Trump’s decision to replace Reince PriebusReinhold (Reince) Richard PriebusTrump Org hires former WH ethics lawyer to deal with congressional probes Trump's national security team is constant source of turnover The Democratic and Anti-democratic parties MORE with Kelly as White House chief of staff is just one example of what has become routine practice by the president — filling vacancies with officials who are already serving in high-level roles.

As such, the move left a void atop an agency central to implementing some of the president’s most controversial policies, including the travel ban and other border security measures.

Trump ultimately chose Kirstjen NielsenKirstjen Michele NielsenDem senator requests FBI investigate Nielsen for potential perjury Schumer wants answers from Trump on eminent domain at border Trump officials discussed ‘deterrent effect’ of prosecuting migrant parents: report MORE, Kelly’s former deputy who also worked in the George W. Bush administration, to lead DHS. But as recently as this fall, speculation has swirled that Trump would look to remove her after the November midterms.

Secretary of State

Trump was known to have clashed with Rex TillersonRex Wayne TillersonPompeo planning to meet with Pat Roberts amid 2020 Senate speculation Trump concealed details of meetings with Putin from senior officials: report Forget the border wall, a coup in Guatemala is the real emergency MORE, a former ExxonMobil CEO and his first secretary of State, on a variety of fronts ranging from Iran to the Paris climate accord. Tillerson reportedly called Trump a “moron” during a meeting at the Pentagon last year.

So it didn’t come as a complete surprise when Trump fired Tillerson by tweet in March, citing their disagreement on withdrawing from the Iran nuclear deal.

Trump immediately tapped then-CIA Director Mike PompeoMichael (Mike) Richard PompeoOvernight Defense: Second Trump-Kim summit planned for next month | Pelosi accuses Trump of leaking Afghanistan trip plans | Pentagon warns of climate threat to bases | Trump faces pressure to reconsider Syria exit Pompeo planning to meet with Pat Roberts amid 2020 Senate speculation Trump to meet with top North Korean official to discuss 'fully verified' denuclearization MORE to be his chief diplomat, elevating a former Kansas congressman known for his hawkish foreign policy views to a more public-facing role in the administration. Pompeo has since been a driving force in Trump’s effort to bring North Korea to the table on halting its nuclear weapons program.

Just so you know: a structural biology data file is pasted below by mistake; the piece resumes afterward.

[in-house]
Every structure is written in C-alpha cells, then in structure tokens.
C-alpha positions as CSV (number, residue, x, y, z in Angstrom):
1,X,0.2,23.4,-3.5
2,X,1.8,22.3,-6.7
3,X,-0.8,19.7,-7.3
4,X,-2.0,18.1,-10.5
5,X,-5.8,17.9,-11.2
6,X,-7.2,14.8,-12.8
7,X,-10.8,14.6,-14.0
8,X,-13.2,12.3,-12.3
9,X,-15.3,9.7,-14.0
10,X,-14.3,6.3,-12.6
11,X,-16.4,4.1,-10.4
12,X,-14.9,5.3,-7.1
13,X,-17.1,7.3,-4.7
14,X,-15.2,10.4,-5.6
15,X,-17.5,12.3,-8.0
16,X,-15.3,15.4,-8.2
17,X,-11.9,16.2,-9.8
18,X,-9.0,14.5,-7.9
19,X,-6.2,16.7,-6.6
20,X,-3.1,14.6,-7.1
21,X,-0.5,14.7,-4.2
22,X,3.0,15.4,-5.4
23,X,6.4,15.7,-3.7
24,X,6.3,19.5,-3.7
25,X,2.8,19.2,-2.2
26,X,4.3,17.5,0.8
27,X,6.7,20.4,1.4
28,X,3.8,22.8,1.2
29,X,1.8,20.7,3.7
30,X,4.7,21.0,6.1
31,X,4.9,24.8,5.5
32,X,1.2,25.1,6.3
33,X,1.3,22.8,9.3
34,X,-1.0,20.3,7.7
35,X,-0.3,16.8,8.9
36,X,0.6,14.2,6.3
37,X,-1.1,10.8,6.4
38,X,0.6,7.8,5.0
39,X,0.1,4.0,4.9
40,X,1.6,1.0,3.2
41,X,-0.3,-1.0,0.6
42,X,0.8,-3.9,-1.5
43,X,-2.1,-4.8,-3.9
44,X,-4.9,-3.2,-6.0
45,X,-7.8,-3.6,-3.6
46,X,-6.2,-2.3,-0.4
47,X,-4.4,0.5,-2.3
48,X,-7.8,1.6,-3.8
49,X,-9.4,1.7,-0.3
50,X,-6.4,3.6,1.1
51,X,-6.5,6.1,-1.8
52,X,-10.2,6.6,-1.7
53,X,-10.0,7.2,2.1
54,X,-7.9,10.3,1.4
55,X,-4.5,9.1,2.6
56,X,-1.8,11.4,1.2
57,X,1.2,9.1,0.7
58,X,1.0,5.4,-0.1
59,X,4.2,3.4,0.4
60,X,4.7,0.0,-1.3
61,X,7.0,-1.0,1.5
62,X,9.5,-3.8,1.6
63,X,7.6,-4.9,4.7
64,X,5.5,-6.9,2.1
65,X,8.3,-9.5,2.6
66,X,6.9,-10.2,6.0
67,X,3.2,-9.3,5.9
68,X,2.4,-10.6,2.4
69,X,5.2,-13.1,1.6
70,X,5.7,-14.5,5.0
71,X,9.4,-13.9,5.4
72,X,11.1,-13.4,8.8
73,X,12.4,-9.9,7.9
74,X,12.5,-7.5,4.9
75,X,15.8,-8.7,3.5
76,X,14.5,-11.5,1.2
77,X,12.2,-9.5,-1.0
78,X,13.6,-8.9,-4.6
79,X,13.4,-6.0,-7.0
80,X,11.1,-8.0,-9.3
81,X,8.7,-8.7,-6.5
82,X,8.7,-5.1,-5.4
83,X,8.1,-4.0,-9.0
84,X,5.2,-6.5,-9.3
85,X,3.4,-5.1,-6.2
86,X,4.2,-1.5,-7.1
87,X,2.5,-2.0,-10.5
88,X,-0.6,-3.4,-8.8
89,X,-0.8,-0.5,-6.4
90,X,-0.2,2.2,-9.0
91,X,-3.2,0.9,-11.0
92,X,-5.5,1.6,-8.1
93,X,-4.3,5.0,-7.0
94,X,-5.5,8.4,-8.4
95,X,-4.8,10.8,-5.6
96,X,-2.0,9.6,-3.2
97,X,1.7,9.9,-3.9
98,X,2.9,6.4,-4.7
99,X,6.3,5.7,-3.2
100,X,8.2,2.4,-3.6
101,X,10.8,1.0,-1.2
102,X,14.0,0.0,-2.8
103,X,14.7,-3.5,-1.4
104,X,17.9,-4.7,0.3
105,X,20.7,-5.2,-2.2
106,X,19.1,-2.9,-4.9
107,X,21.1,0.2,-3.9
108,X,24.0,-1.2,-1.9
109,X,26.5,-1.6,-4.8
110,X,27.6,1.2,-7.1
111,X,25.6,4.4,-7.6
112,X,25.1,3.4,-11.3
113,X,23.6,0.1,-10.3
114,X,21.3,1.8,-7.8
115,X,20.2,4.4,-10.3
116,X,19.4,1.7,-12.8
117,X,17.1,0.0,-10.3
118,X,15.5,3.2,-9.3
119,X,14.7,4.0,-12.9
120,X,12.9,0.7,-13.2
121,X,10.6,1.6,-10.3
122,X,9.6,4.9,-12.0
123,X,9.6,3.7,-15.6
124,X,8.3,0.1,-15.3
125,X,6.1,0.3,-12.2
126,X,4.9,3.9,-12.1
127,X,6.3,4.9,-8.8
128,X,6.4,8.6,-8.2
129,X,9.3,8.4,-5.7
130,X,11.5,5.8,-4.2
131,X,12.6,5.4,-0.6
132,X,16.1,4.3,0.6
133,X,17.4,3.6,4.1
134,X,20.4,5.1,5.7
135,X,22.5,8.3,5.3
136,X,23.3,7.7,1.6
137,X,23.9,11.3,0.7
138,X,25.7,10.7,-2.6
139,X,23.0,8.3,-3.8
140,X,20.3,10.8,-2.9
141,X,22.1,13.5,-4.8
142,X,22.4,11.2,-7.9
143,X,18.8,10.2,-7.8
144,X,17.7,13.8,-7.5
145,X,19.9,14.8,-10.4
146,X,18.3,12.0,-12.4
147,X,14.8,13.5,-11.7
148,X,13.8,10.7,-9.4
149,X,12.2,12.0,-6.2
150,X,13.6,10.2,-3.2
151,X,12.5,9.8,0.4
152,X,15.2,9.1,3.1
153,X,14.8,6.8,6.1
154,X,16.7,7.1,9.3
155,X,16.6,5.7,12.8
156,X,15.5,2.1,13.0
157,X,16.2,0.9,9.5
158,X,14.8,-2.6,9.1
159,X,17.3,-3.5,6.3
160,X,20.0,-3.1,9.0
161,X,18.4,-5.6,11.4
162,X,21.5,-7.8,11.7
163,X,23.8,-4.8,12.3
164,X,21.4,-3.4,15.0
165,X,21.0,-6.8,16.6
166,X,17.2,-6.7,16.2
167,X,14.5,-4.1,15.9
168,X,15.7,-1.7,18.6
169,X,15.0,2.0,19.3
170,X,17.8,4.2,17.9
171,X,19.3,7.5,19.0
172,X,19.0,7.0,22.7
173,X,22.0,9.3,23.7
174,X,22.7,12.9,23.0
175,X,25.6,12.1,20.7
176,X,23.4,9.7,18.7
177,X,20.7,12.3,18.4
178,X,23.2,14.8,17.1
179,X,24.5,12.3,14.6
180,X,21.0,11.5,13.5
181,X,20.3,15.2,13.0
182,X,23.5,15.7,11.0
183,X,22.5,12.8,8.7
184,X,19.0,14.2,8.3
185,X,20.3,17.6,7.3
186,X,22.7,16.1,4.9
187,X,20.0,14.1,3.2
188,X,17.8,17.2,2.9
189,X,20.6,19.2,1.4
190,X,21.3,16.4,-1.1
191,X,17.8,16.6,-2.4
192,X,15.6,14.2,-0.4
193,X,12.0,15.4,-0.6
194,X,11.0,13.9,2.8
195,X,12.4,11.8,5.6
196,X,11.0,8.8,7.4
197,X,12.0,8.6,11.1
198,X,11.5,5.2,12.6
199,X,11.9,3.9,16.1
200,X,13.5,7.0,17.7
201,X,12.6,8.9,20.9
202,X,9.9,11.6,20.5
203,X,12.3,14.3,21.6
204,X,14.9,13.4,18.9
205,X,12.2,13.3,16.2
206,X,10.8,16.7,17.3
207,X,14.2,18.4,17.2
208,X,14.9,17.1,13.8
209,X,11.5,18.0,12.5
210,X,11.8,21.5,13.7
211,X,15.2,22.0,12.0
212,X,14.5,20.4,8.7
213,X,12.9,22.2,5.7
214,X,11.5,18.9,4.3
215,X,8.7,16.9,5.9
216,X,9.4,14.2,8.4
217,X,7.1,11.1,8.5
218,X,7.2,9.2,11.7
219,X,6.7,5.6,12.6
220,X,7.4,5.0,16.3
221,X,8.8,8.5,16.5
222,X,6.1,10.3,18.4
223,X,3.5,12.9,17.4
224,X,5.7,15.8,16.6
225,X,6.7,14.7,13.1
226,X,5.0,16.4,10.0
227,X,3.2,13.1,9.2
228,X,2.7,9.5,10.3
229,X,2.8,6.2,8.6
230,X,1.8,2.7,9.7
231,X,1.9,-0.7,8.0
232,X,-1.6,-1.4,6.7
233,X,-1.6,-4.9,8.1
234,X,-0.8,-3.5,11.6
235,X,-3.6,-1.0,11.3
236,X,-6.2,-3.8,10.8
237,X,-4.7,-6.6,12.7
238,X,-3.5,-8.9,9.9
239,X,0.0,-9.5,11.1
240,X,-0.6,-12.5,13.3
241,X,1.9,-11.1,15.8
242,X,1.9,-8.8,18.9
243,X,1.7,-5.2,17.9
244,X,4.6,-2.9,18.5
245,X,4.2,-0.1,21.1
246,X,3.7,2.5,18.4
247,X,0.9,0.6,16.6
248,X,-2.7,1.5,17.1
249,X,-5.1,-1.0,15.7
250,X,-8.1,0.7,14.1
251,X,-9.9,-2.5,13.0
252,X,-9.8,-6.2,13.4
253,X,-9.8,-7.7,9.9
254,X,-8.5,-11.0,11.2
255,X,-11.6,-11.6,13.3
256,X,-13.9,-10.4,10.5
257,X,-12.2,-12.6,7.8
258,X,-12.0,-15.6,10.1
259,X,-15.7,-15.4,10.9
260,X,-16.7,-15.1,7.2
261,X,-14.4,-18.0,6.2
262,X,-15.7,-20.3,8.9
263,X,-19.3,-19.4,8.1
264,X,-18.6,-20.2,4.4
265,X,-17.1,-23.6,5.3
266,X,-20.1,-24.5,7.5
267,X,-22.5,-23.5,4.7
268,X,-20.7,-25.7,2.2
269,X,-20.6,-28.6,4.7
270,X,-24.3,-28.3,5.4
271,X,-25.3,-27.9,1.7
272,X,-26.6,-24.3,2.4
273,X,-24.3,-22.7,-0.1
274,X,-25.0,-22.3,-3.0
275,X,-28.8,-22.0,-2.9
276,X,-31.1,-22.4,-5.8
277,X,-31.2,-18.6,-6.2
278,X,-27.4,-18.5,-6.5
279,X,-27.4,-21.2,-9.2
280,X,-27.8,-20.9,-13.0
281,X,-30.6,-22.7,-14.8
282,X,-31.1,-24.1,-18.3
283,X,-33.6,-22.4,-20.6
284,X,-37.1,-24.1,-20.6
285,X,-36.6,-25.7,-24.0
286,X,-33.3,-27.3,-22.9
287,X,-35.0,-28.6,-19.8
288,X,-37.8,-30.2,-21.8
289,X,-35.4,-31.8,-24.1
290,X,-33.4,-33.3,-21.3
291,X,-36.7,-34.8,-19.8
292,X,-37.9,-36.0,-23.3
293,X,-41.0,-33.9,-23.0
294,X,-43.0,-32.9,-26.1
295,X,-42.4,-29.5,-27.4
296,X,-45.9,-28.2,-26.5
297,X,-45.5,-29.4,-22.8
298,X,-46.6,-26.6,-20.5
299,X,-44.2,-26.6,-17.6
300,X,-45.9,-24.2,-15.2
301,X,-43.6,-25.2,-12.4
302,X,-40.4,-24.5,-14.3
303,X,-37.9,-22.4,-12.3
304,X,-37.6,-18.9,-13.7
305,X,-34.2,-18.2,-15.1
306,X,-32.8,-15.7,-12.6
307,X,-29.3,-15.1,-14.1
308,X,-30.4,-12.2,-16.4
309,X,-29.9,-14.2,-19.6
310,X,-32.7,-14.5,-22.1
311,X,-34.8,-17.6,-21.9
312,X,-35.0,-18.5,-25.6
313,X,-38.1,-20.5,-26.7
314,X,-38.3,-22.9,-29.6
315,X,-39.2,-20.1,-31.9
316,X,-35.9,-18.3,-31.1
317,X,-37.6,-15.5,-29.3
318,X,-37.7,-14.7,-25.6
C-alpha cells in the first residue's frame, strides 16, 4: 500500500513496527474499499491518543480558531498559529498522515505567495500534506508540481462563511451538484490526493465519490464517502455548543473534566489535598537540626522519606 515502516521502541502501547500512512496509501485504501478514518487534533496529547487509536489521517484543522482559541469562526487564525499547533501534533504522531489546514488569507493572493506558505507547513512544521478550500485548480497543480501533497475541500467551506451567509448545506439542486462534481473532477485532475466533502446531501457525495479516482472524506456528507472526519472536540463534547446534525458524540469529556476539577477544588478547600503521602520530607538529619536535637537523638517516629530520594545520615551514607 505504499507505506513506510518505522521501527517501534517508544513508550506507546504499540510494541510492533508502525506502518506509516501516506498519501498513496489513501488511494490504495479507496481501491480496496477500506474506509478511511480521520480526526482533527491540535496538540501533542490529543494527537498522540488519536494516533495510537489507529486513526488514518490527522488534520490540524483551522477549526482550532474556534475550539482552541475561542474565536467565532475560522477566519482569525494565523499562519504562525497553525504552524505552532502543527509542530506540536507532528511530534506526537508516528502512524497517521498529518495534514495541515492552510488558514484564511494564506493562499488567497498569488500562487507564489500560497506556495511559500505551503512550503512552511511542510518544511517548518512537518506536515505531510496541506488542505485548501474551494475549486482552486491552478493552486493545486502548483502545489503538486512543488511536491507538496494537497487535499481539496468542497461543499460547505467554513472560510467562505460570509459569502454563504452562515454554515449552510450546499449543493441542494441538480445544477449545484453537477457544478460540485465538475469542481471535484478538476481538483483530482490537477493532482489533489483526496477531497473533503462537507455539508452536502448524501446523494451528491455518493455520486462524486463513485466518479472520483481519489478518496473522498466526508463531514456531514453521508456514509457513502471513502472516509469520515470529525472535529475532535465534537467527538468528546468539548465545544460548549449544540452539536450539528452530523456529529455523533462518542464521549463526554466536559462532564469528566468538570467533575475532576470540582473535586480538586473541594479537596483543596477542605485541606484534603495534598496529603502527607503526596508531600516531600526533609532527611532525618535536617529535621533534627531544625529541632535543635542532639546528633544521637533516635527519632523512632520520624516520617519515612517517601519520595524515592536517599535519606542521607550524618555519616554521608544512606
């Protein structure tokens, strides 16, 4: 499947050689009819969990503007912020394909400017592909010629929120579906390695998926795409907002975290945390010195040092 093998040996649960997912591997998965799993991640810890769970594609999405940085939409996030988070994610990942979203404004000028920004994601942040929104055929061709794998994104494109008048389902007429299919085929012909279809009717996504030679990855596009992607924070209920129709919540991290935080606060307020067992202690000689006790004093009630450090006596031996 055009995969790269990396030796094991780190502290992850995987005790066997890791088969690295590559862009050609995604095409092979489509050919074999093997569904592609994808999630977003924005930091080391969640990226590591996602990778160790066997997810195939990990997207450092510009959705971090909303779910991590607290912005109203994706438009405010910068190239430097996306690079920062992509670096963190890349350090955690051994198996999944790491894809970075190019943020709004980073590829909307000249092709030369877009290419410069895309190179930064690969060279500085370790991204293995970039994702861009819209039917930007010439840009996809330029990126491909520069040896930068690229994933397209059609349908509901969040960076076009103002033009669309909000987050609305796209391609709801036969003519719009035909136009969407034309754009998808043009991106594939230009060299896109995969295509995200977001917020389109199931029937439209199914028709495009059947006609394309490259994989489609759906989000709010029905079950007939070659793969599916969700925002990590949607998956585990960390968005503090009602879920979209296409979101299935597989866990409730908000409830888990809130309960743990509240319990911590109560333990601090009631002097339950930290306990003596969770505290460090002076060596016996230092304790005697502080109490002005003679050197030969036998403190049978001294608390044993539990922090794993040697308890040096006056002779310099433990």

CIA director

Pompeo’s transition paved the way for the first woman to take the helm of the CIA. Gina Haspel, a career veteran of the agency, was nominated by Trump and confirmed by the Senate in May, in a 54-45 vote, to lead the CIA.

Her confirmation did not come without a fight. Haspel endured broad scrutiny of her involvement in the CIA’s controversial interrogation of terrorism suspects after the 9/11 attacks.

Haspel, like other CIA directors, has kept a decidedly low profile since assuming the role, though she was dragged back into the spotlight recently as a result of press reports on the CIA’s findings about the murder of U.S.-based journalist Jamal Khashoggi at the Saudi Consulate in Istanbul.

U.N. ambassador

Nikki HaleyNimrata (Nikki) HaleyChina’s Uighur abuse augurs poorly for world State Dept halts cooperation with UN probes into potential US human rights violations: report The Memo: Romney moves stir worries in Trump World MORE abruptly announced in October that she would resign as U.S. ambassador to the United Nations at the end of the year.

From the start, South Carolina’s former governor had been one of the most prominent faces of the administration’s foreign policy and a fierce advocate for Trump’s moves on the international stage. Haley earned Trump’s respect early on and managed to maintain an independent streak, at times showing she was willing to disagree with the president. 

Broadly, the announcement of her exit was met with disappointment among Republican lawmakers and conservatives.

Haley batted away speculation that she was leaving to challenge Trump in 2020, saying she wanted to “take a break” from public office. 

Trump has since tapped Heather Nauert, the State Department spokeswoman and former Fox News anchor, to replace her, but plans to downgrade the position to below Cabinet level.

Defense secretary

Mattis sent shockwaves through Washington last week when he announced he would resign in February, citing policy disagreements with the president. The decision came days after Trump revealed he would withdraw U.S. troops from Syria, a move that earned him broad criticism.

Many had viewed Mattis as a steadying force in an administration increasingly embroiled in chaos and a fierce defender of post-World War II alliances. Democrats and Republicans reacted to the news with dismay, and fractures have since emerged between Trump and even his staunchest defenders on Capitol Hill.

Senate Majority Leader Mitch McConnellAddison (Mitch) Mitchell McConnellTSA agents protest government shutdown at Pittsburgh airport The case for Russia sanctions Pompeo planning to meet with Pat Roberts amid 2020 Senate speculation MORE (R-Ky.) said Thursday he was “distressed” to learn Mattis was resigning due to differences with the president on “key aspects of America’s global leadership.”

Trump, reportedly irked at the criticism and Mattis's own resignation letter, which laid bare the two men's differences, on Sunday announced Mattis would be out by the end of the year,

On Twitter, he said that Mattis didn’t recognize the United States is “substantially subsidizing” the militaries of “many” wealthy countries at the expense of American taxpayers. Trump also tapped Deputy Secretary of Defense Patrick Shanahan as acting Pentagon chief, ousting Mattis two months early.